Reviewed by Dave Jeffery
At the time of writing, Haven is enjoying halcyon days. Recipient of the Award for Superior Achievement in a First Novel at this year’s Bram Stoker ‘s, and a re-launch under the banner of Greymore Publishing. This reviewer was fortunate to read this meaty tome before all of the razzmatazz of awards, and can write from the perspective of a reader who was swept away by the story, rather than the associated pomp that comes with high profile accolades.
The plot focuses on the small town of Haven where protagonist Paul Graymore returns 17 years after being sentenced for a series of heinous killings he did not commit. Against the backdrop of suspicion and paranoia, Graymore must settle back into a town that has fundamentally rejected him, and constantly harassed by the local Sherriff who is convinced he got the right man first time around.
Then, at the lake near to Graymore’s home, the killings begin again. Graymore becomes the immediate suspect and has to spend the course of the novel trying to prove his innocence by finding out what is killing Haven’s unfortunate populous.
The essence of the story will be familiar to most fans of small town character studies given prominence by Stephen King, and comparisons with the great man are bound to follow Deady’s opus around like a stray dog on the scent of its next supper.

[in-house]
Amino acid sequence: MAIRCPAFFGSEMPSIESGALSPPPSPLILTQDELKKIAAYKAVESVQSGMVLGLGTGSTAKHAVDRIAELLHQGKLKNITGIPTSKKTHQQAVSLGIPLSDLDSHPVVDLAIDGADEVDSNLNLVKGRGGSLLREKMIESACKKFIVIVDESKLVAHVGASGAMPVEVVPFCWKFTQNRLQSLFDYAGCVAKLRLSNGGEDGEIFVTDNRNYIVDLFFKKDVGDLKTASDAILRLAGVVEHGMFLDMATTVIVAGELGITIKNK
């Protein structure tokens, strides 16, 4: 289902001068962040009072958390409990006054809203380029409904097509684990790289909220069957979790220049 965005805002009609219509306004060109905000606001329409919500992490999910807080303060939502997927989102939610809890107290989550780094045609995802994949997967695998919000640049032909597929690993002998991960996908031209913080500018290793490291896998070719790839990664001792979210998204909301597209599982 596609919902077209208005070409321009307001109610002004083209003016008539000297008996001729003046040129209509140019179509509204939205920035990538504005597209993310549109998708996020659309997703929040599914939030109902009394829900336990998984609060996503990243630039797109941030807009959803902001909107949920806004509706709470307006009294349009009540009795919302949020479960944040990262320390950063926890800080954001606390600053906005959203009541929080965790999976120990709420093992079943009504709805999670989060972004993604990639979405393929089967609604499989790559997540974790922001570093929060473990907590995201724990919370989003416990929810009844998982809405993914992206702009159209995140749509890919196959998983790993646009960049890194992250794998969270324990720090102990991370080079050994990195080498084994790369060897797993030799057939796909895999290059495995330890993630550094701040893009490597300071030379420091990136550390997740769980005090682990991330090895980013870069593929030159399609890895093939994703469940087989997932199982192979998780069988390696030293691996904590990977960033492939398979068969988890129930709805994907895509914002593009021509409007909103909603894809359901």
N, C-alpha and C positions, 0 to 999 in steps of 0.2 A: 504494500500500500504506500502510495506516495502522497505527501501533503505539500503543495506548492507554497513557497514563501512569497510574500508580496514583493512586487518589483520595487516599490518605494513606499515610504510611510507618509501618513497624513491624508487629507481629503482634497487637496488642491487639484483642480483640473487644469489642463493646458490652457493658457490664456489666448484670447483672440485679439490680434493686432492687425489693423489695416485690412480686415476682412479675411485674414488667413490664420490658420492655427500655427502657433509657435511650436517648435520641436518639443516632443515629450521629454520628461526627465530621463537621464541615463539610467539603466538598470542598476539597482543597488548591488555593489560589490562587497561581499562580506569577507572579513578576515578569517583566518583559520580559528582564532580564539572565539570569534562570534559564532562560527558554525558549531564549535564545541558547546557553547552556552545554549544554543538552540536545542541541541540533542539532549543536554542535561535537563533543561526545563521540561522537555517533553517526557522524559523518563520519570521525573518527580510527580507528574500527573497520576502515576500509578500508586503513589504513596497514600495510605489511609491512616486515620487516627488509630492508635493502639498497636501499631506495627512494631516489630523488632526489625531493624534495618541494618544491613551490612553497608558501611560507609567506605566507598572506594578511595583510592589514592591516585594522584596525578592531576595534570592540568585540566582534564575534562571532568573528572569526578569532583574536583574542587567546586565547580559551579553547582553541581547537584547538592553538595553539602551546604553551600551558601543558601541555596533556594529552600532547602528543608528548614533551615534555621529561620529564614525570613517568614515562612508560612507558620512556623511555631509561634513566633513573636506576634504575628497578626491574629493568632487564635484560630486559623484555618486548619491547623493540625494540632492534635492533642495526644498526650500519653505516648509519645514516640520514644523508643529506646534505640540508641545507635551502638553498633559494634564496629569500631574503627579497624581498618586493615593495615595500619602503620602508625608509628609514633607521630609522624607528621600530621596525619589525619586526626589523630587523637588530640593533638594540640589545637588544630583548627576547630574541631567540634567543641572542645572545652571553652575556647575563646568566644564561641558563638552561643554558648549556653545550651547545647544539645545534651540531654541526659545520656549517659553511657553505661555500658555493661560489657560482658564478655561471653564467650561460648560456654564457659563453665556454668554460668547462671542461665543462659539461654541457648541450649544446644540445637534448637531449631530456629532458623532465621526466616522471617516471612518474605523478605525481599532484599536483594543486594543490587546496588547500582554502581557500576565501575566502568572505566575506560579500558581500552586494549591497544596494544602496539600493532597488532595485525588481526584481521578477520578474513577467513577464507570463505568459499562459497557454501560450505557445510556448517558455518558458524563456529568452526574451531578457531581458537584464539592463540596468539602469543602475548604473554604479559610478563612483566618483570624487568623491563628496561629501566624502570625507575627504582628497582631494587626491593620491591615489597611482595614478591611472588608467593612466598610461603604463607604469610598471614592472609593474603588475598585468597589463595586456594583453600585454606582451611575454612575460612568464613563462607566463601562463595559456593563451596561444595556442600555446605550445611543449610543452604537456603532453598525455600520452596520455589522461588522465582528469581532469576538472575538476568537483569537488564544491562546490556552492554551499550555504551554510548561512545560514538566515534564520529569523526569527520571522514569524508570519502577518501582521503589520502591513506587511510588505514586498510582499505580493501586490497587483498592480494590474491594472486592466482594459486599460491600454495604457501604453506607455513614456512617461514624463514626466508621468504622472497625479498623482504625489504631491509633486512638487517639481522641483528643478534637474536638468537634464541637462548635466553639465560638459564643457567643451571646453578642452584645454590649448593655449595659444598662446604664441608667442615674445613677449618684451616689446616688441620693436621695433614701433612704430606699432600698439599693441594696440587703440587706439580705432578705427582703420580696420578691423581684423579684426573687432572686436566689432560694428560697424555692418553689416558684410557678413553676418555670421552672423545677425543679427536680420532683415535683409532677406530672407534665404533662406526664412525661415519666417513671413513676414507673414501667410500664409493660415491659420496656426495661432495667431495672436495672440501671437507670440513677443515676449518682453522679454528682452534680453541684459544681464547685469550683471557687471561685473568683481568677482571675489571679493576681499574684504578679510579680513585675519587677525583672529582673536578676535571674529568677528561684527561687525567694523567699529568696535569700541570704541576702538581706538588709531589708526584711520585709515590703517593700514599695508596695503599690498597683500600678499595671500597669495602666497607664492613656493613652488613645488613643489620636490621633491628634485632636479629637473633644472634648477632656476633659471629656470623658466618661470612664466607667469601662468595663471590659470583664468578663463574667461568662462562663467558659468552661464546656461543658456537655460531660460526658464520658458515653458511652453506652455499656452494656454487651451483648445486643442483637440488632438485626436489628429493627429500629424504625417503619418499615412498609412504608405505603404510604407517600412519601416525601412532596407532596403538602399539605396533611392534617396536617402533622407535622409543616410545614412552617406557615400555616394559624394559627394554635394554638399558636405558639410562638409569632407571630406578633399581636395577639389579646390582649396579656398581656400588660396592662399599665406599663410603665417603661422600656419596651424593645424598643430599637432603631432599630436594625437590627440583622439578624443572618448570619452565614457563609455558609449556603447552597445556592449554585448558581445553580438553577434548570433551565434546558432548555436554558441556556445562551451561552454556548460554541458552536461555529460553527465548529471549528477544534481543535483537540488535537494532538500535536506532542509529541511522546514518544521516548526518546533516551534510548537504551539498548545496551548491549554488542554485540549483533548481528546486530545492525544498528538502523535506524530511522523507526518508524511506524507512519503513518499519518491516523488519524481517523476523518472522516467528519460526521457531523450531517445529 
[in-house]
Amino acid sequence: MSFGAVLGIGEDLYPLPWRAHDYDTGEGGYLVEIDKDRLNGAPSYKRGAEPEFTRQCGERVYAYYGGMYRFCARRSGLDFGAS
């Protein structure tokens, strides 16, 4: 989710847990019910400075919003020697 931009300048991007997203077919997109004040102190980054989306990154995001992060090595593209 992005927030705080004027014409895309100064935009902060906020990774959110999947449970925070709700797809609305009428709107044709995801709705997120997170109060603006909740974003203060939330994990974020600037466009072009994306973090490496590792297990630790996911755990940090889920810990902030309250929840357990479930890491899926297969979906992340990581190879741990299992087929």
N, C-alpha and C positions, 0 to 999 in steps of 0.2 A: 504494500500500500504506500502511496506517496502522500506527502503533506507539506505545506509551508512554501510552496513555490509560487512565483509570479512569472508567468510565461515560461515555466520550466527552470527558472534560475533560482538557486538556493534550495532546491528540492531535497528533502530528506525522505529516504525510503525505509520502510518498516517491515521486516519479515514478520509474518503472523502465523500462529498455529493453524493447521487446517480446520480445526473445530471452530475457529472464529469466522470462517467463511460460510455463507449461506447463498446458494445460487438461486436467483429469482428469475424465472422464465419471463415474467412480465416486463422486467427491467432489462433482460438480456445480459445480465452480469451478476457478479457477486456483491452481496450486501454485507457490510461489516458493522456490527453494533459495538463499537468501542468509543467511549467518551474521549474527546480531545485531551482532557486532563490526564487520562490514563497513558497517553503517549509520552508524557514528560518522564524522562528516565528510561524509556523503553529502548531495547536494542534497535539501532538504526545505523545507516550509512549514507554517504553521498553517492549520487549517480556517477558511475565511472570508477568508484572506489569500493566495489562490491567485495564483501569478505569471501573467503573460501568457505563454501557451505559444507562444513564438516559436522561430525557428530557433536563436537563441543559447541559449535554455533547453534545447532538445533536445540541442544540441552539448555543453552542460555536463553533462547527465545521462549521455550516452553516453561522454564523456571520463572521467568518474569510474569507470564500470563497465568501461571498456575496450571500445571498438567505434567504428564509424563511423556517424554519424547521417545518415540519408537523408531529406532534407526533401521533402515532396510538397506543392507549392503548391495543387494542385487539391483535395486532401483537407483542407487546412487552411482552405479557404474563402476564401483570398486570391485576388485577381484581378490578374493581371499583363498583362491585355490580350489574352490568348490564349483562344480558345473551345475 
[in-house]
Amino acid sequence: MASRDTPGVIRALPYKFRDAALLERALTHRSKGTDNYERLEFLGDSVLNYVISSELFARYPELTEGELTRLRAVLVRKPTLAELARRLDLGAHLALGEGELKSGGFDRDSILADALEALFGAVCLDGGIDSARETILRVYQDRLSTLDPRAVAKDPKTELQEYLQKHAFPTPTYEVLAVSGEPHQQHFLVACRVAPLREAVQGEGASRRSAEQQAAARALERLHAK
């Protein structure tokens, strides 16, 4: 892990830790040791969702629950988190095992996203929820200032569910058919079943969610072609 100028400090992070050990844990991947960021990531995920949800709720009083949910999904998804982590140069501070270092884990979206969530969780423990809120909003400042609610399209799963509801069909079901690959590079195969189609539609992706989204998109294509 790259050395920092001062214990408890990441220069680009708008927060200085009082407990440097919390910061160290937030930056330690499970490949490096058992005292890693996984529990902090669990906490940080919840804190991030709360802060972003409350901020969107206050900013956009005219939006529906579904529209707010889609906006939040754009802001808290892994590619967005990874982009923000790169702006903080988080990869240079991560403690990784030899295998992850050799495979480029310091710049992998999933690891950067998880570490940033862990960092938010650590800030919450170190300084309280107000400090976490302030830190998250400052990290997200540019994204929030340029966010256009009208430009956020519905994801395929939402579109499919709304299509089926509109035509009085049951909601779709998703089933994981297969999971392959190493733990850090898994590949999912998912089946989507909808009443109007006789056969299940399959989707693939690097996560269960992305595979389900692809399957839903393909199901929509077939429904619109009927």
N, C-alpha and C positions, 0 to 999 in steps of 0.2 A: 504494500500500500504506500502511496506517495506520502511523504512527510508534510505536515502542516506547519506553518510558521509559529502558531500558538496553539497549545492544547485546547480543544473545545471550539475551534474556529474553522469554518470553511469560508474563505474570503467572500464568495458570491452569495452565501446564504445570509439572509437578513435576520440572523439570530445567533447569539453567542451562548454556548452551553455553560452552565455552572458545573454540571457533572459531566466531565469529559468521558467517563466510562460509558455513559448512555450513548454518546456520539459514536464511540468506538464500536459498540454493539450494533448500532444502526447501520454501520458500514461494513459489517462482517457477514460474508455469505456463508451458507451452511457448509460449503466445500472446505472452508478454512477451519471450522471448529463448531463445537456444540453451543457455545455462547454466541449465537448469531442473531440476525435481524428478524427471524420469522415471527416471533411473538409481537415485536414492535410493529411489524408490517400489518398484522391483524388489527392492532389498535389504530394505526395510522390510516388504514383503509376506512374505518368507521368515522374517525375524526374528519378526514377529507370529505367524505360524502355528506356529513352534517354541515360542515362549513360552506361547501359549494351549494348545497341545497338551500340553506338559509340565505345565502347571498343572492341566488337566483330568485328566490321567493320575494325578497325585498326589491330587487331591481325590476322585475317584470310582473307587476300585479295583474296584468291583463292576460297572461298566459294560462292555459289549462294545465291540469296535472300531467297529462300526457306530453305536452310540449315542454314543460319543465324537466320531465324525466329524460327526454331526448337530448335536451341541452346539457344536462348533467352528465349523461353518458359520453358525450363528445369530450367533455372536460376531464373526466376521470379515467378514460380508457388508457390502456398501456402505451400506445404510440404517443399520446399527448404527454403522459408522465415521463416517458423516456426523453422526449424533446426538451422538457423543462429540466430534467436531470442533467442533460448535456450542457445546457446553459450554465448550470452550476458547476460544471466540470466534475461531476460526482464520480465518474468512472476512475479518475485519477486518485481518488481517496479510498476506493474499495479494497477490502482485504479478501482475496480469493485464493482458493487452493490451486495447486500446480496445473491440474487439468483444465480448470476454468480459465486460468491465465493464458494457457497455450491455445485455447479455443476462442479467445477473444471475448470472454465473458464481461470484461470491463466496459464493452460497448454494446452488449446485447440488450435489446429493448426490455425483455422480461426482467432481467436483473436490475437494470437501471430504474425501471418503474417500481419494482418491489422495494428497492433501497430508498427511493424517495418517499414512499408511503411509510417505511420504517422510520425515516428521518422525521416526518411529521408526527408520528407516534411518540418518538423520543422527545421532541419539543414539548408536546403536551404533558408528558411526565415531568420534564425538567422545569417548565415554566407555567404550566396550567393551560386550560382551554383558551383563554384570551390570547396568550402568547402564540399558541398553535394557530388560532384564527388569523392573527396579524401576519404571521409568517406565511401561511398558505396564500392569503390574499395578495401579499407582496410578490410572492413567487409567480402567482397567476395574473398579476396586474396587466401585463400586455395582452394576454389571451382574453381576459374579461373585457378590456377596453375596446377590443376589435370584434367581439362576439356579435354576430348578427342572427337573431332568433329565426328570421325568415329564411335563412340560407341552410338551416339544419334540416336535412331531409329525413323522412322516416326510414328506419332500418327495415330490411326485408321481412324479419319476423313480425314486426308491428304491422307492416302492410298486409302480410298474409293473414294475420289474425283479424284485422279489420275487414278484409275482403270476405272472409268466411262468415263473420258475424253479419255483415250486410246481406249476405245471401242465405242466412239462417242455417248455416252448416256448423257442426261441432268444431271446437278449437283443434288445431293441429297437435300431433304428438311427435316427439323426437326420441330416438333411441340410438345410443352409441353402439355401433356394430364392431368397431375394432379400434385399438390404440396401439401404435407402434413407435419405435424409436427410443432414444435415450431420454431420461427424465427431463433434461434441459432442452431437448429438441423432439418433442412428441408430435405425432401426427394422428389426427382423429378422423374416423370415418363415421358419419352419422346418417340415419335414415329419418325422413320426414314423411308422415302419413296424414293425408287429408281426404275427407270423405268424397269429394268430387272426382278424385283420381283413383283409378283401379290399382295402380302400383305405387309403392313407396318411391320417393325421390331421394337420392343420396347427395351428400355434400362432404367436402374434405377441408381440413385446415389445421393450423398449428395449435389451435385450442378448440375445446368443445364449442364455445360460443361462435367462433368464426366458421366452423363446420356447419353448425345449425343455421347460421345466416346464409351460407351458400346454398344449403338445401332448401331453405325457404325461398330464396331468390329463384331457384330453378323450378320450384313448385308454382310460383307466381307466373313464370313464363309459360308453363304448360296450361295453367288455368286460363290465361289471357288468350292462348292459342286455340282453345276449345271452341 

Reading Haven took this reviewer back to his youth where, in the school playgrounds of the 70s, debates would often occur when the two most prolific names in horror of the time, James Herbert and Stephen King, inevitably gave way to the usual adolescent arguments over who was better. As always, the answer to a question such as this is subjective, King with his articulate and powerhouse prose, and Herbert with his inherent gift for pushing the boundaries on what was and was not graphic violence.
Had Haven been around in the 70s, this reviewer argues that all bets would have been off, given that Deady has fundamentally reinvented the creature feature novels and brought them to a new, eager audience. As well as an inventive sub-text, the smooth narrative draws the reader in, the characters – with their flaws and aspirations – have significant depth, and the atmosphere from the town of Haven oozes from each page. This is King. However, Deady also takes Herbert’s hatch ‘em and dispatch ‘em chapter formula, and gives eager readers access to scenes of terrible carnage and bloodletting. The results are therefore immensely satisfying.
In conclusion, Haven is homage in the hands of someone in love with the genre; the emotional resonance of King and Koontz, the visceral impact of Laymon and Herbert, it’s all here, and expertly delivered. It will no doubt have many of its readers questioning where the hell Deady goes after this.